I made several into a "bored" jar. When the kids are bored, have them take a slip of paper out of the jar and they have to do what's written on the paper. It's always a new surprise. (write things like, write a letter to grandma, paint w/finger paints, do something crafty)

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M.W.

answers from Philadelphia on

You can make snow globes, thats what we did this Christmas

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J.L.

answers from Philadelphia on

Oil lanterns; poke a small hole in the lid for the wick. I probably saw this application in ReadyMade magazine sometime ago.

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C.C.

answers from Philadelphia on

We use ours for everything. You can organize the toolbox, nails, screws, washers etc. we also use it for a sugar bowl. how about snack carriers, perfect portion for cheerios. If you look up online uses for baby food jars you will be surprised how many uses their are.

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T.S.

answers from Philadelphia on

We use the plastic ones for packing lunches and many preschools take donations of them to use for glitter shakers, etc. But back in the 70s my grandfather nailed the lids to 1 x 1's about 3 feet long and then put each one by one on a round wood wheel. Hard to picture but each of the 1 x 1 pieces of wood held all kinds of jars of nuts, bolts, screws, washers and because the glass was clear it was easy to see what they were. He hung the wheels over his tool bench so they were all accessible. It was sort of like a long hanging turntable. You may be able to use that information to figure out some use for yourself. Good luck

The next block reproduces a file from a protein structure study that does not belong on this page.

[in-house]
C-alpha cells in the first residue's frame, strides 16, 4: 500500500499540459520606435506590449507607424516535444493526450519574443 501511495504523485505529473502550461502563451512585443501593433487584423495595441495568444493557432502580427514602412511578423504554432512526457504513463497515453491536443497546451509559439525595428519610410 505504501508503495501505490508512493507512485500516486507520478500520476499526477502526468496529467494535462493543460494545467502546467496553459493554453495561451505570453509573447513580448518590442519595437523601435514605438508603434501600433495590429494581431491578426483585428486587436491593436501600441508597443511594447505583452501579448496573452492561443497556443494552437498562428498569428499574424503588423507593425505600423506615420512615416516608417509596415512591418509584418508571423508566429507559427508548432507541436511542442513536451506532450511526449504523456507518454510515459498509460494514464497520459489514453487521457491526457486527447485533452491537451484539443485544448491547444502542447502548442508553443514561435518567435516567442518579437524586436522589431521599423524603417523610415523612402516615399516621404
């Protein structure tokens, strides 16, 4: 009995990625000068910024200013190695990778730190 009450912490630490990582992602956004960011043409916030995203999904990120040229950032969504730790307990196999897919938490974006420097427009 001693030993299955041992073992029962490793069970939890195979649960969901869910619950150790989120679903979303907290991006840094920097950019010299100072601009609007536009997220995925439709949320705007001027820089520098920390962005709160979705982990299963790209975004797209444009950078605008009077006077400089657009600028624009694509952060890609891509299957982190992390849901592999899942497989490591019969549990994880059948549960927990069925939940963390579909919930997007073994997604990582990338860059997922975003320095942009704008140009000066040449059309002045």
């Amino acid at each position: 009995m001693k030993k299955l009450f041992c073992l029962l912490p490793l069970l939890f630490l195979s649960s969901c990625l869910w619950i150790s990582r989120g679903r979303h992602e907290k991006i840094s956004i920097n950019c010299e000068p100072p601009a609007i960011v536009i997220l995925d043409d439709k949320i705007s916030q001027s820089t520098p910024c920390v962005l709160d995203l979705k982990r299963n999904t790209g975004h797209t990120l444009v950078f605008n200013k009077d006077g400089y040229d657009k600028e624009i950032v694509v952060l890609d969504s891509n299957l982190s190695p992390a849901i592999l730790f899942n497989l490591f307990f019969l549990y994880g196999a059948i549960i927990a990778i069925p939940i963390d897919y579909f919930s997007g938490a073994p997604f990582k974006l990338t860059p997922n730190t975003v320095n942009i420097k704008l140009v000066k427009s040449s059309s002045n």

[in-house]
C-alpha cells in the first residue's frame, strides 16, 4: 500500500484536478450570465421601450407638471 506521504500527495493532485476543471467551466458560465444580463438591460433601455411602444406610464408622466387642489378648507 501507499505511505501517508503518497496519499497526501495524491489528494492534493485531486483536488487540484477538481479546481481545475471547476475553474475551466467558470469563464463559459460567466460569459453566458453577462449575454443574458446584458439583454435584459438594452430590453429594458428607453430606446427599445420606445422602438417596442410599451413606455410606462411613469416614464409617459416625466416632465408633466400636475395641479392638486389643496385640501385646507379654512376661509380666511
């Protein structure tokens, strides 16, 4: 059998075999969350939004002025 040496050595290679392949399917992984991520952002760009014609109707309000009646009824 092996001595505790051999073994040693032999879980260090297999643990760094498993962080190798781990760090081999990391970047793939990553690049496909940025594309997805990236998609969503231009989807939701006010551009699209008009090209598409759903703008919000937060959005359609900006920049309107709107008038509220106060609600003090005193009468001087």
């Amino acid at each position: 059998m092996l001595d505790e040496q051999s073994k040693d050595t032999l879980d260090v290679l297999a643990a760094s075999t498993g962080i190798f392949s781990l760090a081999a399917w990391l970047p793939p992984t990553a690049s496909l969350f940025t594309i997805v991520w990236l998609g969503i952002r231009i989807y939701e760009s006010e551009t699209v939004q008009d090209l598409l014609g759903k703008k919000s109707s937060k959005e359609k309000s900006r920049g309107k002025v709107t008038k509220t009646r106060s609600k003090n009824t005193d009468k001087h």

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K.P.

answers from Pittsburgh on

I used them for stained glass-look candle holders for wedding favors. We were on a tight budget so I made my own favors. My two girls even helped. This would probably would make a great idea for a bible school class or a kindergarten class even. (It can get messy...but worth it in the end.) You get tissue paper of your choice and cut up into small pieces of various shapes and sizes. You take elmers glue and add water until pretty runny. You dip the tissue paper in the glue-water and wrap onto the jars. After you have covered the jar, take a paint brush and dip into the glue-water and go over the entire thing. Sit aside and let it dry. Tie a ribbon around the top and add a tealight candle.